SUMMER IS 6 MONTHS NOW?! WHY DIDN’T ANYONE TELL ME?! The evidence of successful businesses in Armenia proves you wrong Nazo. Sorry you had such a bad experience, but ciaooo. =)

  11. Harout said:

    Thanks Nazo for being very transparent! We need to speak the truth even if our voice shakes, cause recognizing the truth is the only solution for our problems. I know many other “repat warriors” who moved out of Armenia for similar reasons…
    People need to see the complete picture. In the Google, Twitter, and Facebook era, emotional and short sighted articles like this fall short from representing the reality.

  12. Nareg Seferian said:

    I agree that things are far from perfect in Hayastan, and that there is a great deal of corruption and ineptitude which hinder business or humanitarian work. And I can understand that people with families to care for have a hard time of it very often, and certainly do appreciate why they would move back to Aleppo or Buenos Aires or Sydney or Los Angeles.

    However, those of us who have taken the risk, and those of us who have the luxury of affording it in whatever way one needs to afford it, have made that choice – and consciously so – of repatriating, and of contributing as much as we can to the Hayrenik, of trying to make some positive changes, little by little, ինչքան որ մեր կարողութիւնը մեզի կը ներէ:

    I cannot deny that the frustrations often outweigh the more encouraging aspects of life in Armenia, but, at the same time, I feel it appropriate and inspiring to celebrate those who have taken that decision.

    • Gayane said:

      Well said Nareg…

      Armenia is definintely not the piece of heaven all of us wished we can move into; however it is our land. where we were born and raised, where our forefathers worked hard without any reservations to make sure we have a land to call our own, we shed blood to protect the little piece of land, lost alot of young and old to give others to return to a homeland.. it is very hard to live in unliving conditions but that is why people like Maria was talking about in her article are the one who will change the course of things, who will force the corrupted people and situations disappear once and for all.. we can’t give up.. we WON”T give up..

      Have faith.. God Bless..

  13. Alex said:

    Living outside of one’s home environment is rewarding, for sure, and undoubtedly challenging. What strikes me most when I speak to people who have had a less-than-positive experience in Armenia, as tourists and/or long-term sojourners, is why they might come to Armenia expecting anything more (or less) than what they would expect should they be moving to another developing country. Maria lays out very clearly that those of us who have had the opportunity to make Armenia home for this particular time in our lives do in fact face grueling challenges–in the midst of great euphoria and at times down-in-the-dumps depression. These challenges, to be even clearer, are not unlike those that one may face in most Middle Eastern countries (have you ever tried setting up a business in Iran or Syria as a foreigner), and they’re not any more evasive or bothersome than daily challenges faced by many Europeans–have you seen what Europeans pay in income taxes, or Americans–have you been to a government agency recently in the US to resolve an issue. So, Nazo and Harout, your somewhat unfair characterization that Maria is somehow whitewashing the experience that is living in Armenia at this time and in this space of history, doesn’t hold water I’d argue, because before singing the praises of living in Armenia, she explains that none of it is for free, and yes, there is a heavy price in nerves, finances, and one’s own health, but the trade off does apparently make it worthwhile for at least those who do engage. So, black it isn’t, and white it definitely it is not, but man is it a rich gray, which makes our experience, yours and mine together, so absolutely and fabulously colorful. So, I hope that’s transparent enough in this day and age of social media and communication technology. And now I have to get back to my 14-hour-a-day job, before I get fired for spending too much time on the internet.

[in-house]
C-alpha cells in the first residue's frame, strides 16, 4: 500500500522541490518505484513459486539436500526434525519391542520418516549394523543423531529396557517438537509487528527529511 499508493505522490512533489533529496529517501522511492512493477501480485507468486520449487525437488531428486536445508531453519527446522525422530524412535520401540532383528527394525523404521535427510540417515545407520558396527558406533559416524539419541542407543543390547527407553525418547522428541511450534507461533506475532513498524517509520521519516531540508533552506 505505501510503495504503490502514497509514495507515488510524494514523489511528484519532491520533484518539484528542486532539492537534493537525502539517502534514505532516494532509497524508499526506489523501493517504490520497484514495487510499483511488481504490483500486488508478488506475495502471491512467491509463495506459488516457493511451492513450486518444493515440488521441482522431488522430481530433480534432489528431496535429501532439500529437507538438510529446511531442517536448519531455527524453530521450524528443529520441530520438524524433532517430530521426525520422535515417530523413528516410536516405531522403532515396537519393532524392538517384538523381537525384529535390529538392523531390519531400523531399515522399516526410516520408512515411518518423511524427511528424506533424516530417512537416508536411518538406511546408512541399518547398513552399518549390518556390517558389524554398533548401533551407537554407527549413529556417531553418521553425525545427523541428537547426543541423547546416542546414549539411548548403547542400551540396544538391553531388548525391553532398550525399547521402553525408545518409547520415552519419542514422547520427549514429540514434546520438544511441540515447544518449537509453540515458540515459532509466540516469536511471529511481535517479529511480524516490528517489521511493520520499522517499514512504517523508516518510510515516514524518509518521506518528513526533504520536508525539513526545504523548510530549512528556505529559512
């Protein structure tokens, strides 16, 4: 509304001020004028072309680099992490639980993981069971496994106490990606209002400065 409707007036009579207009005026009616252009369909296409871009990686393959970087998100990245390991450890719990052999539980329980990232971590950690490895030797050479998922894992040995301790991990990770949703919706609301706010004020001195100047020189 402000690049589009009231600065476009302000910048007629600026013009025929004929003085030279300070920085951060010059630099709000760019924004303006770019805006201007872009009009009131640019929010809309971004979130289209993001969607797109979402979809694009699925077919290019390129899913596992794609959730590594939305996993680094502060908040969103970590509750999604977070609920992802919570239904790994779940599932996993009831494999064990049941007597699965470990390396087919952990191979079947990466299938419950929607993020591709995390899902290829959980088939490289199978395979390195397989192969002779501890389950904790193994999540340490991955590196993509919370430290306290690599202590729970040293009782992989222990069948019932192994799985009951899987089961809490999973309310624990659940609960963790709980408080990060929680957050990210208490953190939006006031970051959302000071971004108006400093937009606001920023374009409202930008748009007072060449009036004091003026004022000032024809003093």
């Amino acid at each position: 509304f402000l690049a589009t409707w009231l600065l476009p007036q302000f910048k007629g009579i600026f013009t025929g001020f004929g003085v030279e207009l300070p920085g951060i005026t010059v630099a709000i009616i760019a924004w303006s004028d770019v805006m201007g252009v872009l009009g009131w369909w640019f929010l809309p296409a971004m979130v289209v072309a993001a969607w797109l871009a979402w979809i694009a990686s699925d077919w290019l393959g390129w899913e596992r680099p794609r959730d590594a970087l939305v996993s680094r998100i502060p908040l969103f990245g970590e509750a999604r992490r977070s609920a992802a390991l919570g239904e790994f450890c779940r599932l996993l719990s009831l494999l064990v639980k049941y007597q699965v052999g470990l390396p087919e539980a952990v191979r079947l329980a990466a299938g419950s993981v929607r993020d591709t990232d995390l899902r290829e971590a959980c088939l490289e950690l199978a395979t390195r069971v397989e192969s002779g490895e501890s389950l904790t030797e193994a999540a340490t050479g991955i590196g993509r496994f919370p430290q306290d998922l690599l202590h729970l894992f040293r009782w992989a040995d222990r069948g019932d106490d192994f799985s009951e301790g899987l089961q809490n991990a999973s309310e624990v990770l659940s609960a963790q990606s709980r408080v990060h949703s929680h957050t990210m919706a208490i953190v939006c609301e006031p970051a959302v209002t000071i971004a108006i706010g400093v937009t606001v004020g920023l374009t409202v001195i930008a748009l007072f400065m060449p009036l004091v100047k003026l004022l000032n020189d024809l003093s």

• Gayane said:

      Wow.. Beautifully written Alex.. Bravo…

      I love the comparison about the rich gray and the colorful vision that we all can create if we do it together..

      And America is not too far from what ARmenia is except the freedom of few things ARmenia does not have..

      Working 60 hours a week on a very low salary to make ends meet is my day to day.. and still my parents don’t have health insurance because it is too costly, still can’t afford to buy a house because our family income relies on me and my dad.. Yes we definintely have it great … The honest, hard working and true people dont’ get to enjoy the riches living in American..of course alot of them do make it but some of us too busy trying to make our weekly salary to be able to pay the rent that increases every year.. no rent control in our neighborhood…

  14. raffi n said:

    Nazo, are you for real? just because you and a few others you name have failed and have not been able to figure out how to deal with local “business culture” – just because you claim that you have spent lots of money on personal investment and business – just because you claim that you don’t have connections does not give you the right to call us, who have been successful in our endeavors and have found a way to impose our ways and learn/teach local business ethics, idiots.
    I’ve been living here for over 7 years and have been operating my own business for the past 3 and half years , quite successfully, I might add. I am not saying it has been easy or even simple; but rewarding YES!